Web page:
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"It is the nature of love to give, and not to take." - Natsume Soseki, Kokoro

It is the only long-term principle in any exchange, that you will be valued based on what you give, and what you can share and provide. Once we realize the longevity of anything we are doing together, it is better if consider the people around us as a form of family. Every long-lasting story is built in trust, and it is friendship that gives energy for extra effort, tolerance and support in common doings. The Two country format (on which JSFF is based on) creates an opportunity for cross-cultural exchange, not just between filmmakers but also between audiences, where we can break all the unknowns in process of getting to know each other better.

Friendship is like a well-seeded plant. However, the culture should maintain it. In this article, we explore the power of cultural exchange through film and how the two-country format of the JSFF helps facilitate it.

The exchange of cultural ideas and practices has played a significant role in shaping the world we live in today. Throughout history, artists, creators, and thinkers have traveled across borders, exchanging ideas and enriching each other's cultures. One of the most powerful forms of cultural exchange is through film, which has the unique ability to transcend language and cultural barriers and reach audiences across the world.

One of the most famous examples of cultural exchange in film is the influence of Western cinema on Japanese filmmakers but also the other way around. Akira Kurosawa's films, such as Seven Samurai (Inspired by the work of legendary John Ford) and Rashomon, had later a profound impact on filmmakers such as Martin Scorsese, George Lucas, and Francis Ford Coppola. Lets also not forget that some of the arguably best remakes of Shakespeare's plays by the majority of critics are done by Akira Kurosawa (Ran and Throne of Blood). Kurosawa's use of multiple perspectives, non-linear narrative structure, and dynamic camera movement inspired a new generation of filmmakers, who adopted these techniques and brought them to Western cinema. Of course, he wasn't the only one of that era with such influence, even today we can see the global influence on filmmakers from the principles set by Mizoguchi and Yasujiro Ozu.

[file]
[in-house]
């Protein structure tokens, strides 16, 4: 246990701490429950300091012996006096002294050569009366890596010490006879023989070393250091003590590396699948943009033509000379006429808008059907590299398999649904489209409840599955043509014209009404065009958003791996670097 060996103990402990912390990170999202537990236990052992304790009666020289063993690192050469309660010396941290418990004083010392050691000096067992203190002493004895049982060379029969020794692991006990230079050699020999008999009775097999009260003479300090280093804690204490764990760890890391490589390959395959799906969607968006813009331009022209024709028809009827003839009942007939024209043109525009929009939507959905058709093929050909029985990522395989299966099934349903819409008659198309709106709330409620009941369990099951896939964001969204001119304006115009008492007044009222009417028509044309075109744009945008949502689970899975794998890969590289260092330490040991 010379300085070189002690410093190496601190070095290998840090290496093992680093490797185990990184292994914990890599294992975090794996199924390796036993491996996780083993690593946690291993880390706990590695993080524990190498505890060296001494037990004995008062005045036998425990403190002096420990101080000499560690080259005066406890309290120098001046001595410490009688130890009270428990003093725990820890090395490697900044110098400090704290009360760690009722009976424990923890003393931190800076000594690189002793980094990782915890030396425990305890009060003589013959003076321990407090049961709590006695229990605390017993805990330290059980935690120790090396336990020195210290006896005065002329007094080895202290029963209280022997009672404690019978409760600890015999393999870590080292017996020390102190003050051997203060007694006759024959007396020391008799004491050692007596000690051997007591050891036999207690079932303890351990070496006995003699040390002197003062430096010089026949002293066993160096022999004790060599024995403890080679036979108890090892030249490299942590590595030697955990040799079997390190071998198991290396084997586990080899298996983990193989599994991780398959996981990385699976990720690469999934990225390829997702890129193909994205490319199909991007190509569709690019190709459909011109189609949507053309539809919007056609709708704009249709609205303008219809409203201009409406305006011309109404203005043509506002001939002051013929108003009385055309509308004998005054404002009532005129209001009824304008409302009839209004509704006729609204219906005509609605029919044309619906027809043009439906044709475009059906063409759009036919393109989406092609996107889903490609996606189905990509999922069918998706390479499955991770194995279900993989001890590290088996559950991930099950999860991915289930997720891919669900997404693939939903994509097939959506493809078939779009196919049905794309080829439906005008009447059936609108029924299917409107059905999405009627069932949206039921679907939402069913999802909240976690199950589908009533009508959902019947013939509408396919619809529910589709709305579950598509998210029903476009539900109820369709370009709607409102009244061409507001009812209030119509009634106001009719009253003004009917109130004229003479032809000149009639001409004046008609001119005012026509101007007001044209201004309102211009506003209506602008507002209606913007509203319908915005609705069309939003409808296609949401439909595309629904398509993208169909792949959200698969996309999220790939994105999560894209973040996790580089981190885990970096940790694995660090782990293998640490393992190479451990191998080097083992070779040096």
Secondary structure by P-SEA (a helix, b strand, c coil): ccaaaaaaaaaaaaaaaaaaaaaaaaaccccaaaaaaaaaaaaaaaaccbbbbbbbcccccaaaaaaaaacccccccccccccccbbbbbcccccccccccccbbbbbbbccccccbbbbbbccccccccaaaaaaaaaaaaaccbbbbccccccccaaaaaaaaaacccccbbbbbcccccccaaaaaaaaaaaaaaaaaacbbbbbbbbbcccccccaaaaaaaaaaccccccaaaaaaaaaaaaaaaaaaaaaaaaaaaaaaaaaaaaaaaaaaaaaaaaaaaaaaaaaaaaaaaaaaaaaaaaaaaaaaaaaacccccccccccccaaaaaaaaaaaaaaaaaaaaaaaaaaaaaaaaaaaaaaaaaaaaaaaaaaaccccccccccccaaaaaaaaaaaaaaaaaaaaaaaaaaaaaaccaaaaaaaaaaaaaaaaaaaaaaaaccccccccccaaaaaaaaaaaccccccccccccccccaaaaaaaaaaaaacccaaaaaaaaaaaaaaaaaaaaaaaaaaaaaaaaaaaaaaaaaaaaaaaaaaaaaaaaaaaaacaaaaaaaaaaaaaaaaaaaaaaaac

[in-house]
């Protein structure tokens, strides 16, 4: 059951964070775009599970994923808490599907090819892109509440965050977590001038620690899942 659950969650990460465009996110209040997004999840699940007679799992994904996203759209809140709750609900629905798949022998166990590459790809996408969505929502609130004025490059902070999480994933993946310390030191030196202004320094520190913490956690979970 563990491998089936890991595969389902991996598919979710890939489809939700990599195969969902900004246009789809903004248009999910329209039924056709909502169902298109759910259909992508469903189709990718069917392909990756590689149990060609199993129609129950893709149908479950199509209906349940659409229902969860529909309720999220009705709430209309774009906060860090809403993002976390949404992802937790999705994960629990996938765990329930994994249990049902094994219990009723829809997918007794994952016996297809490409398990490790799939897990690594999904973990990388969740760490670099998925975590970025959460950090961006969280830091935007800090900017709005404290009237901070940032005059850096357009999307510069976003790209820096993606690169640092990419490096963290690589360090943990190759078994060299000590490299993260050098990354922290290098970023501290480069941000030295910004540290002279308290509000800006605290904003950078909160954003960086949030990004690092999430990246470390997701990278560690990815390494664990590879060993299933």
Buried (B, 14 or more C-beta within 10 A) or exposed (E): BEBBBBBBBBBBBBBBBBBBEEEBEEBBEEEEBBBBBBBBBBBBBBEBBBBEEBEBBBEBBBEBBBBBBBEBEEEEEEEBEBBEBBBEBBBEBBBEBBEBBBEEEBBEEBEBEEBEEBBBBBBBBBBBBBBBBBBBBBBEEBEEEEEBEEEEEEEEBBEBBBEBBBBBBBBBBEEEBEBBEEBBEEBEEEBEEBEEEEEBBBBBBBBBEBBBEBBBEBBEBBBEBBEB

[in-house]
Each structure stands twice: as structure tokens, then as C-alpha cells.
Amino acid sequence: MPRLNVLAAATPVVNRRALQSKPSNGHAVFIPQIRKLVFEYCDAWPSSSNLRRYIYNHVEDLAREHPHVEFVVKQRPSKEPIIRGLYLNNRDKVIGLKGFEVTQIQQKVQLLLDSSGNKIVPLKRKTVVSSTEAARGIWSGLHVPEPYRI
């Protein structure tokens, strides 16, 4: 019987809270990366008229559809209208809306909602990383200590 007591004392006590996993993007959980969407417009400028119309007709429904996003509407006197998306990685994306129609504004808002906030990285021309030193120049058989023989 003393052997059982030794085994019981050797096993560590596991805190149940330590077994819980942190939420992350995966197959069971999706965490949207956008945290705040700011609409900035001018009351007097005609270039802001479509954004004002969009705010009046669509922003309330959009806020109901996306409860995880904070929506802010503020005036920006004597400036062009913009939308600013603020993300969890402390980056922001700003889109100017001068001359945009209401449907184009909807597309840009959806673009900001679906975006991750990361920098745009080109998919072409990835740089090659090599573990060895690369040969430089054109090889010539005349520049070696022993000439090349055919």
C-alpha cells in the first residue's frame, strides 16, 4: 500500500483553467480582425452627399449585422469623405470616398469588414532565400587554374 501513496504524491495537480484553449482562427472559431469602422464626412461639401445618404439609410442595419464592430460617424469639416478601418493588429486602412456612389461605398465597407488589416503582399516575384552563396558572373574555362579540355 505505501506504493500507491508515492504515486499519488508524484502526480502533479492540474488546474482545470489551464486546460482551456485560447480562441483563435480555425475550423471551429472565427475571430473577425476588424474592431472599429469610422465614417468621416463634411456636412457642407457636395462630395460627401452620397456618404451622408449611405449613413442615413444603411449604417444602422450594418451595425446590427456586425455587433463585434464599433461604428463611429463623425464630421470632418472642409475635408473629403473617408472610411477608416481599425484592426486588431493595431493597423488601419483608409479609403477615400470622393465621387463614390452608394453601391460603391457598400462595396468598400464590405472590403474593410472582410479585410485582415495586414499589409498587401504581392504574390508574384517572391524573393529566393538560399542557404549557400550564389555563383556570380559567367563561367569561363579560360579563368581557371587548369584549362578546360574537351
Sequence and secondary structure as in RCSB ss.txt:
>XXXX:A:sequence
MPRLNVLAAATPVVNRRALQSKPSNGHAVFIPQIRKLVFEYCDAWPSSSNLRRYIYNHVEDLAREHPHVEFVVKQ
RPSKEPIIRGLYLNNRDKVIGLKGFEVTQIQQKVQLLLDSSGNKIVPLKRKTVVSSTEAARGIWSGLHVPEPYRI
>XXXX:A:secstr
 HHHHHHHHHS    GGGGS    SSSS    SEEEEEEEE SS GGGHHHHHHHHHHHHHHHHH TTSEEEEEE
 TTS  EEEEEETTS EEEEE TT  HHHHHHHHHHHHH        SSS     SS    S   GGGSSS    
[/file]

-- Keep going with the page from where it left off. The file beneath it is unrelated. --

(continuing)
Coproductions are being more applied today by contemporary Japanese directors such as Hirokazu Kore-eda, who has made several films in different countries, including France and South Korea. The two-way exchange of ideas and techniques is undoubtedly leading to a richer, more diverse cinematic landscape that draws from a variety of cultural traditions.


"If one can find beauty in imperfection, one can find value in anything." - Daisaku Ikeda

However, the exchange of cultural ideas is not limited to the world of film. In architecture, for example, the influence of Japanese aesthetics can be seen in the work of one of the greatest American architects, Frank Lloyd Wright.

Wright was deeply influenced by Japanese architecture, particularly the use of natural materials and the concept of harmony between nature and the built environment. Wright based his own “organic” architectural plans on similarly overlapping geometric modules on sketch work by Japanese print artist, Katsushika Hokusai (1760–1849). Wrights understanding in design methodology and Japanese philosophy-rooted approach was also recognized in Japan, where he eventually built 14 projects, including the most significant representation of Japanese influence, The Imperial Hotel in Tokyo (1912-1922).

Similarly, in the world of fashion, Japanese textiles and national costumes have had a significant impact on designers around the world. The kimono, for example, has inspired designers such as Yves Saint Laurent and John Galliano, who have incorporated its distinctive silhouette and patterns into their designs. The exchange of ideas between different cultures has helped to create new trends and push the boundaries of traditional design.

The power of cultural exchange extends beyond the world of art and design. It has the ability to promote understanding, tolerance, and empathy between people from different cultures. When we are exposed to new ideas and ways of thinking, we are forced to re-evaluate our own assumptions and biases. This can lead to a greater appreciation of other cultures and a more nuanced understanding of the world we live in.

The two-country format of the JSFF helps facilitate this kind of cultural exchange by bringing together filmmakers and audiences from two different cultures. By showcasing films from both Japan and Serbia, the festival creates an opportunity for filmmakers to learn from each other and for audiences to be exposed to new and different perspectives. The festival also promotes the exchange of ideas through workshops and panel discussions, which bring together filmmakers, critics, and industry professionals from both countries.

One of the most exciting aspects of the JSFF is the potential for cross-cultural collaboration between filmmakers. When artists from different cultures come together, they bring their own unique perspectives and experiences.


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